New Strategies for Using Artificial Intelligence in Journalism

Here’s the fifth in my series of round-ups on the latest in artificial intelligence and journalism. This time around it feels like the rubber has really hit the road, with lots of work on strategies and examples being shared around the web.

a owman and an adriod working together on a laptop (AI generated image)

What’s Your Newsroom AI Strategy?

Larger news organizations seem to be expanding effort on concerting artificial intelligence strategies. Just as one example, in February the Washington Post appointed their first Senior Editor for AI Strategy and Innovation. In March NiemanLab interviewed the New York Times AI editor on how the foundational principles of journalism are worth returning to, and how that plays out in concrete examples of AI assisted reporting.

This is causing lots of reflection and strategic thinking at the C-suite level as well. The Newsroom Robots podcast interviewed the Dutch foundation for public broadcasting, and NiemanLab touched on AI with the Financial Times’ CEO.

Can AI Really Help You Report?

We also found a lot more write ups from journalist and technologist, reflecting on how AI tools can help them, or not. Check out the widely shared reflections from the Markup on the failures of trying to use ChatGPT as a reporting assistant. Simon Willison (Django, Datasette) shared a variety of more technical examples of how to use AI tools for working with data in journalism. In April the AP released the “Generative AI in Journalism” report they commissioned, based on a survey of hundred of news industry staff on ethical and practical considerations.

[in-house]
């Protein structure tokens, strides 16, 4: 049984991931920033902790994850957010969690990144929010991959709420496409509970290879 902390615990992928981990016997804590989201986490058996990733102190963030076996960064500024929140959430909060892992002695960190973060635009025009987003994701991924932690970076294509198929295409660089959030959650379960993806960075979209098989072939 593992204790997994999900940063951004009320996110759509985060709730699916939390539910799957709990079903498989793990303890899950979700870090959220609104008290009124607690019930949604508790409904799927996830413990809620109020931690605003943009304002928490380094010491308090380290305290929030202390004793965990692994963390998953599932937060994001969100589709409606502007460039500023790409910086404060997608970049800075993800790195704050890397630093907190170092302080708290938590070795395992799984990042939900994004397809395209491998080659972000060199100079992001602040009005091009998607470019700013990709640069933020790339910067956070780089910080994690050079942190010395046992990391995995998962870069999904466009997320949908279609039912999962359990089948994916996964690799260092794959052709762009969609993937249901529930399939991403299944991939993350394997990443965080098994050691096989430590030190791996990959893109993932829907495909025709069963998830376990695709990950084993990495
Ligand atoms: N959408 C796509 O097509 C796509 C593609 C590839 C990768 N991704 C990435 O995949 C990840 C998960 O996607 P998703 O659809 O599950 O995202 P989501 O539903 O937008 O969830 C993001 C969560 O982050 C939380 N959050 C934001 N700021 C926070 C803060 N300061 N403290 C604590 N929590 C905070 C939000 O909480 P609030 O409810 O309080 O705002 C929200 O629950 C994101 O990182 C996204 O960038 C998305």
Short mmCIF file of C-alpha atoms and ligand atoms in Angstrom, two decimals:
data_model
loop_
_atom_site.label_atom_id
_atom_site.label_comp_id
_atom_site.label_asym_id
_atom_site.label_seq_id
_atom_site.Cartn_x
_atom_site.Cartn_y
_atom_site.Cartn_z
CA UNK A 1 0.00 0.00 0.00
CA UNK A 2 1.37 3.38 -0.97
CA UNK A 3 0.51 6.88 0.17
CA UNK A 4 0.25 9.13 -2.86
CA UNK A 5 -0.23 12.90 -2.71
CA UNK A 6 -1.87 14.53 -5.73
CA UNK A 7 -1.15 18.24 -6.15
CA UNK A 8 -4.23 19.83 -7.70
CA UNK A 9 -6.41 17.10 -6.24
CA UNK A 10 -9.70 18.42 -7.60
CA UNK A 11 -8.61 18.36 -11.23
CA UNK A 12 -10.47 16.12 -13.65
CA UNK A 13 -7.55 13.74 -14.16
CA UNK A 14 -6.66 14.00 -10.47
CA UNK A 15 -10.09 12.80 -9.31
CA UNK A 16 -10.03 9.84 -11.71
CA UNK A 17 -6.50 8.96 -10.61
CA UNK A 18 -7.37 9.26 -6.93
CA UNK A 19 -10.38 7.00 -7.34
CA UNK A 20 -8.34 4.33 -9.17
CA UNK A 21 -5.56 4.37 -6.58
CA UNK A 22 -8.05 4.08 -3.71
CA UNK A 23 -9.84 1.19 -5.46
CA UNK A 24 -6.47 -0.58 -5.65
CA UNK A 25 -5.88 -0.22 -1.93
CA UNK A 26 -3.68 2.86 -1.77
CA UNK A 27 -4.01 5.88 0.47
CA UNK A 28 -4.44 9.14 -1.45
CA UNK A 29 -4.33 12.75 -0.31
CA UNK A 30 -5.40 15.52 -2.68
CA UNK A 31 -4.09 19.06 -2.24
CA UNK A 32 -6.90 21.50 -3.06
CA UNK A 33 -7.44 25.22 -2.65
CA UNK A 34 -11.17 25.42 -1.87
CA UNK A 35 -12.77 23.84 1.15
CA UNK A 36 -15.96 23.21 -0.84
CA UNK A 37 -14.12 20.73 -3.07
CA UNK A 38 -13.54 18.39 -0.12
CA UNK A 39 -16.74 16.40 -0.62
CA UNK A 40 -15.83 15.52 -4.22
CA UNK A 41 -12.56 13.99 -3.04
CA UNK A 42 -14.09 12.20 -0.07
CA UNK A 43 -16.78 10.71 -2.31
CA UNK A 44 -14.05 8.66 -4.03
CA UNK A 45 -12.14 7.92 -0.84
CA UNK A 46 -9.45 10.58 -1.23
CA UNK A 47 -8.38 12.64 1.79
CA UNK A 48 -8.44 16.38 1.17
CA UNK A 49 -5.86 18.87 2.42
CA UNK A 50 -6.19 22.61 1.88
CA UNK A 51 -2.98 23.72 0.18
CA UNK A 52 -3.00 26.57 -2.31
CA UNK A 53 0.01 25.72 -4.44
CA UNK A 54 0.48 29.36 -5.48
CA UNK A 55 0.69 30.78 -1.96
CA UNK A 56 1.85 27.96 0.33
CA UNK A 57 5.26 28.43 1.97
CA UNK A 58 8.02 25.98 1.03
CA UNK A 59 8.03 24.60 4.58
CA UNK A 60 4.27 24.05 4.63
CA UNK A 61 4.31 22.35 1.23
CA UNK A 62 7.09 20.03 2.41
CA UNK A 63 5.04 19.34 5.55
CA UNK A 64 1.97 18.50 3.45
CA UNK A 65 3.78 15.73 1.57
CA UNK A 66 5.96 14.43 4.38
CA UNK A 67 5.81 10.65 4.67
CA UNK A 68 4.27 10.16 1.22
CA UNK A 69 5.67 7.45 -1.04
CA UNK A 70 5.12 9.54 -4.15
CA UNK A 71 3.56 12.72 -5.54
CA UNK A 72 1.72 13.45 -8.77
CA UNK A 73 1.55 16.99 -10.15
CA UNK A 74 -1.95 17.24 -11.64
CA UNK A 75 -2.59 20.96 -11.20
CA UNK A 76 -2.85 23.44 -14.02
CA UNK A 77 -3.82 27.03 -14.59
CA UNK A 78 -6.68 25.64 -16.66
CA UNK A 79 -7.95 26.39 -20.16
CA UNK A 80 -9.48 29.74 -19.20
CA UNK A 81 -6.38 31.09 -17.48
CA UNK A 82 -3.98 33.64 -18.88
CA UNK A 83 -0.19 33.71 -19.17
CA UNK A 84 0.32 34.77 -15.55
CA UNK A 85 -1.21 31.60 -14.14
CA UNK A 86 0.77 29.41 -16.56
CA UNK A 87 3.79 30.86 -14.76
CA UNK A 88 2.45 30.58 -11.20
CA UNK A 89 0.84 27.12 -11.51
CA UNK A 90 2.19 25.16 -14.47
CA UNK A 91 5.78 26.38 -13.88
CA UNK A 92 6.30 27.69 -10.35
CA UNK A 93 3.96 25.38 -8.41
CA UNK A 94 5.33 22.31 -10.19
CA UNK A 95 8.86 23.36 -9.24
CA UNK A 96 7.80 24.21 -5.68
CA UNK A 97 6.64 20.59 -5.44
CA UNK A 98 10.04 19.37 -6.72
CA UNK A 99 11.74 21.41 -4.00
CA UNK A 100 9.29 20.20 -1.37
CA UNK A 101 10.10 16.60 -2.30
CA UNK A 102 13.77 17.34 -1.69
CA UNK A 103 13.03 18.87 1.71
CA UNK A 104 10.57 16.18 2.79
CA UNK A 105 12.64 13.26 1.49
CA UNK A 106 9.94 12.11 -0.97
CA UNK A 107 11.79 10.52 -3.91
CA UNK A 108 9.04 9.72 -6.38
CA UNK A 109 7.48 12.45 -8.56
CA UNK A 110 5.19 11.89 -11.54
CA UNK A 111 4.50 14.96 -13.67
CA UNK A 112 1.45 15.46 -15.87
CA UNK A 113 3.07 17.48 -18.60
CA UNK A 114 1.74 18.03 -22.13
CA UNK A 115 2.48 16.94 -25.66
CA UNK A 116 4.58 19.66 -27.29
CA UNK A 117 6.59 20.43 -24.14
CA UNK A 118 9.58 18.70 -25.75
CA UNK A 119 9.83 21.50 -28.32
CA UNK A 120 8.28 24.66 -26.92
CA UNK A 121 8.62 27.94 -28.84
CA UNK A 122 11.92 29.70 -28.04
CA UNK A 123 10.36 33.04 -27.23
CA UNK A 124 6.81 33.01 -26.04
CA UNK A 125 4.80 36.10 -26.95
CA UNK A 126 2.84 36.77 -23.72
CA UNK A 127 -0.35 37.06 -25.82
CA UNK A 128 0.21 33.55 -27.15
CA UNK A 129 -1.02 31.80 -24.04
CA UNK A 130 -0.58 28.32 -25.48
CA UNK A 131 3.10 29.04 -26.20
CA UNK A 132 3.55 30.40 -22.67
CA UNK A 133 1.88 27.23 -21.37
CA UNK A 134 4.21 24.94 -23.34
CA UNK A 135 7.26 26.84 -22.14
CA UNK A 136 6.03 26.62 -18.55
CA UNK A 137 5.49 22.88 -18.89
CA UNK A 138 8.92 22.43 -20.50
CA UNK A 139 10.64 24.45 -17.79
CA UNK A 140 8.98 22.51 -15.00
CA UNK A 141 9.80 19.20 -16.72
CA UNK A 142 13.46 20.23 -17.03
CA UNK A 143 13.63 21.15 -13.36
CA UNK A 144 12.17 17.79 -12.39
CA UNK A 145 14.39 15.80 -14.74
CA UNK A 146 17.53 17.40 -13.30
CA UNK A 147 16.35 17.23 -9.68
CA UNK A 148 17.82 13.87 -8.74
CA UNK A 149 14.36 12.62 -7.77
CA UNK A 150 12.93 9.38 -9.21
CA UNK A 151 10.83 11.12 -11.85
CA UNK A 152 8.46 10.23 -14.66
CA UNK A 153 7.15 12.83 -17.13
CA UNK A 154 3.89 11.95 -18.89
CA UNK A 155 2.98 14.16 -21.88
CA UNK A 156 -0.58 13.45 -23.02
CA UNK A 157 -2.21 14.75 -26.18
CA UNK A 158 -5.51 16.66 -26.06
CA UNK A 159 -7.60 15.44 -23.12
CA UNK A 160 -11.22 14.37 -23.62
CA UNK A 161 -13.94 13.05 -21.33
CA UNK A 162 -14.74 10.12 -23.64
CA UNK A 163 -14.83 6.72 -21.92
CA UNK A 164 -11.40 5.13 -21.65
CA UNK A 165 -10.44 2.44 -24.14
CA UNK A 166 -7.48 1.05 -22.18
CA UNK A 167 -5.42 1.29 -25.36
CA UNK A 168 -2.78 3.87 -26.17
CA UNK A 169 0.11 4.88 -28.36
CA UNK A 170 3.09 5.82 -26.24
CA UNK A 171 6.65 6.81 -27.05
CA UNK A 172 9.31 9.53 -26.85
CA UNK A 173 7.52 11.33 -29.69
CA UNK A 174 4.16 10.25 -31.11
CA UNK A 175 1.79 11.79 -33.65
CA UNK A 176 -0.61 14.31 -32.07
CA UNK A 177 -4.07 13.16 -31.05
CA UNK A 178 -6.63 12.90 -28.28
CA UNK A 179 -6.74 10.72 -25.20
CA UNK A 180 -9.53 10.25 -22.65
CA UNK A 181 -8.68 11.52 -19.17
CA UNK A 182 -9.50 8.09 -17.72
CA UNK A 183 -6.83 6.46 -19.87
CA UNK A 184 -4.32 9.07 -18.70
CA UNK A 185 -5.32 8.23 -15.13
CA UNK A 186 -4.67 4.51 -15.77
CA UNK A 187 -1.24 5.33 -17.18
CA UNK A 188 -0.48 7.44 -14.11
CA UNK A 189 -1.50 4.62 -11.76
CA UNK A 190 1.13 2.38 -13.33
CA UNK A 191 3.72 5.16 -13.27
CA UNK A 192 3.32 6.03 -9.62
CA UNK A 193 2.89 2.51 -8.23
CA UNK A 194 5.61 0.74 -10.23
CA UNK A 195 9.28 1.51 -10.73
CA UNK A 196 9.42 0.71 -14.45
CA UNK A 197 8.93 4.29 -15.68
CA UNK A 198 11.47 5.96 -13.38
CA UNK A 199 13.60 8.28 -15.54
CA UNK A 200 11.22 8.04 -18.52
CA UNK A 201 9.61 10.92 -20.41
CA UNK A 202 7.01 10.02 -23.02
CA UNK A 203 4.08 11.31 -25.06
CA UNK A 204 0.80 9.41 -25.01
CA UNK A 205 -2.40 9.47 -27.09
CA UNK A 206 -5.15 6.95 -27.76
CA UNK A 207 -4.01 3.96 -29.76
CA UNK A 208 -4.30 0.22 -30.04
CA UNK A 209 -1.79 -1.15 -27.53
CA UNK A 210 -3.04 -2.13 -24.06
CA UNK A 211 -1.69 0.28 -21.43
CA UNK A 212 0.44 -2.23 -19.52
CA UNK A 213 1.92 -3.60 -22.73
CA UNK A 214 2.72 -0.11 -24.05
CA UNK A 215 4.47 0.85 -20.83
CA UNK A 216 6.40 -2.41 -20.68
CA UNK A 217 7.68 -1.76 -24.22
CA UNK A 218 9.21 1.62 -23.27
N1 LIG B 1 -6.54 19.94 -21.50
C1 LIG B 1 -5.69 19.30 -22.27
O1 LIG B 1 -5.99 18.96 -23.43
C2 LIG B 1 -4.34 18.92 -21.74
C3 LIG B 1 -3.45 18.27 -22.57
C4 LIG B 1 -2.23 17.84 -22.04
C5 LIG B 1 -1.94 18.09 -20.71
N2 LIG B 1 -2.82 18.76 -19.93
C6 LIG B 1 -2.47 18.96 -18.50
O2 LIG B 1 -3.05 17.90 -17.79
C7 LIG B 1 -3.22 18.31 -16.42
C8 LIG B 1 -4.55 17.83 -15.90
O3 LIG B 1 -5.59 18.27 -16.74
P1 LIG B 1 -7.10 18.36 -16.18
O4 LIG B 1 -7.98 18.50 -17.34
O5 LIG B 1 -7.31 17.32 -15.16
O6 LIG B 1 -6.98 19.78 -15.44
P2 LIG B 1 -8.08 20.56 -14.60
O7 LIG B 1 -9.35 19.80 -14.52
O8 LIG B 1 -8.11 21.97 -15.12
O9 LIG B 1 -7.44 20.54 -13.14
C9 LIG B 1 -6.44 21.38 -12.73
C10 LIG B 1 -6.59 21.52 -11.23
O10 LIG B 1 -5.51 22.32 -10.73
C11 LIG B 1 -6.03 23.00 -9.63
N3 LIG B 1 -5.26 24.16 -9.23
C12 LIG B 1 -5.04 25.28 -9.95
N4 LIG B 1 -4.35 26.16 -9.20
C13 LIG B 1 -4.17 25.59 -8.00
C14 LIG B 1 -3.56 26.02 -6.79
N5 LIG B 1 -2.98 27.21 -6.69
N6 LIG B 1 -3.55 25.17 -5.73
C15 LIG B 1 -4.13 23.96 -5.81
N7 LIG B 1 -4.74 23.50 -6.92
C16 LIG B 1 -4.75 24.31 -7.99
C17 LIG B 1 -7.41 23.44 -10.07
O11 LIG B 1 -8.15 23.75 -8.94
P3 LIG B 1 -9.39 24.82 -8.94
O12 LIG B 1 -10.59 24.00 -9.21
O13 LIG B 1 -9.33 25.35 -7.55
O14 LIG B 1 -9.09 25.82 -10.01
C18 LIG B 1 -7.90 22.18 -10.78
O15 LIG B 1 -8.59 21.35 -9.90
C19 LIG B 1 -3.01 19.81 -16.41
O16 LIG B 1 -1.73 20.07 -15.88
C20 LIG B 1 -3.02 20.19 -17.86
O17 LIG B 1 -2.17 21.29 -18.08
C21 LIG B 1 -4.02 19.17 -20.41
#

Lots of options for learners are rolling out as well. The Knight Center spun out a new course on AI and elections. The Pulitzer Center’s AI Spotlight Series is hosting and broadcasting a variety of trainings. The Online News Association launched their AI in Journalism Initiative, which includes hands-on, trainings, community convenience, and hosted talks.

No quick verdicts on the legal front. Various lawsuits are starting to move their way through the courts, and many outlets continue to ponder the legality of the generative models that underlie the chat based interfaces were currently calling “AI“. CJR summarized legal opinions from a couple of different sources to think about whether companies like OpenAI could be sued for defamation. Over at Fast Company, a musician draws comparisons to the age of Napster (for illegal music sharing) and the power of big tech companies in the modern hype-driven AI cycle.

Sadly the AI generated content scandals are still unfurling: Futurism dub deeper into AdVon and found their content was far more widely used than originally thought.

Originally published at on May 16, 2024.

Rahul Bhargava
Rahul Bhargava

Assistant Professor, Journalism and Art + Design, Northeastern University

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Filed Under » journalism, ai

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